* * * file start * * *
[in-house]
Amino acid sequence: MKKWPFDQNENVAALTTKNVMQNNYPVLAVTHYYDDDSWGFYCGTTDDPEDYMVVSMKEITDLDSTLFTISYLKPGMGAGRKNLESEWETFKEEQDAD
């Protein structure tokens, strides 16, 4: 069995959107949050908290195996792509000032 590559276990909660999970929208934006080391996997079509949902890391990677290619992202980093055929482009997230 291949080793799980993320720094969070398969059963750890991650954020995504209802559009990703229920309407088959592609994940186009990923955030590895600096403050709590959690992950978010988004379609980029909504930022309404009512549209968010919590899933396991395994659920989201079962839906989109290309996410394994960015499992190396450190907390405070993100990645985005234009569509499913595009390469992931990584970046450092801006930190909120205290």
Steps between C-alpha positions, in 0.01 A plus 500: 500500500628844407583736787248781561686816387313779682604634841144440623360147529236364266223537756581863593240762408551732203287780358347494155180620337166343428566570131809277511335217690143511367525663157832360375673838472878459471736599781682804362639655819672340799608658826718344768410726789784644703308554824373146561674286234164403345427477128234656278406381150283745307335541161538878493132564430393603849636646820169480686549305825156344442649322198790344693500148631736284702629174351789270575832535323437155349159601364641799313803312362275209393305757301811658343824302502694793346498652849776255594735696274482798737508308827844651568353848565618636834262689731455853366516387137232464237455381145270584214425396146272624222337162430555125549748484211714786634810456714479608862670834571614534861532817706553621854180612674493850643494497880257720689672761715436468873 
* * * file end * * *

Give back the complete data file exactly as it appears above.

[in-house]
Amino acid sequence: MKKWPFDQNENVAALTTKNVMQNNYPVLAVTHYYDDDSWGFYCGTTDDPEDYMVVSMKEITDLDSTLFTISYLKPGMGAGRKNLESEWETFKEEQDAD
């Protein structure tokens, strides 16, 4: 069995959107949050908290195996792509000032 590559276990909660999970929208934006080391996997079509949902890391990677290619992202980093055929482009997230 291949080793799980993320720094969070398969059963750890991650954020995504209802559009990703229920309407088959592609994940186009990923955030590895600096403050709590959690992950978010988004379609980029909504930022309404009512549209968010919590899933396991395994659920989201079962839906989109290309996410394994960015499992190396450190907390405070993100990645985005234009569509499913595009390469992931990584970046450092801006930190909120205290």
Steps between C-alpha positions, in 0.01 A plus 500: 500500500628844407583736787248781561686816387313779682604634841144440623360147529236364266223537756581863593240762408551732203287780358347494155180620337166343428566570131809277511335217690143511367525663157832360375673838472878459471736599781682804362639655819672340799608658826718344768410726789784644703308554824373146561674286234164403345427477128234656278406381150283745307335541161538878493132564430393603849636646820169480686549305825156344442649322198790344693500148631736284702629174351789270575832535323437155349159601364641799313803312362275209393305757301811658343824302502694793346498652849776255594735696274482798737508308827844651568353848565618636834262689731455853366516387137232464237455381145270584214425396146272624222337162430555125549748484211714786634810456714479608862670834571614534861532817706553621854180612674493850643494497880257720689672761715436468873 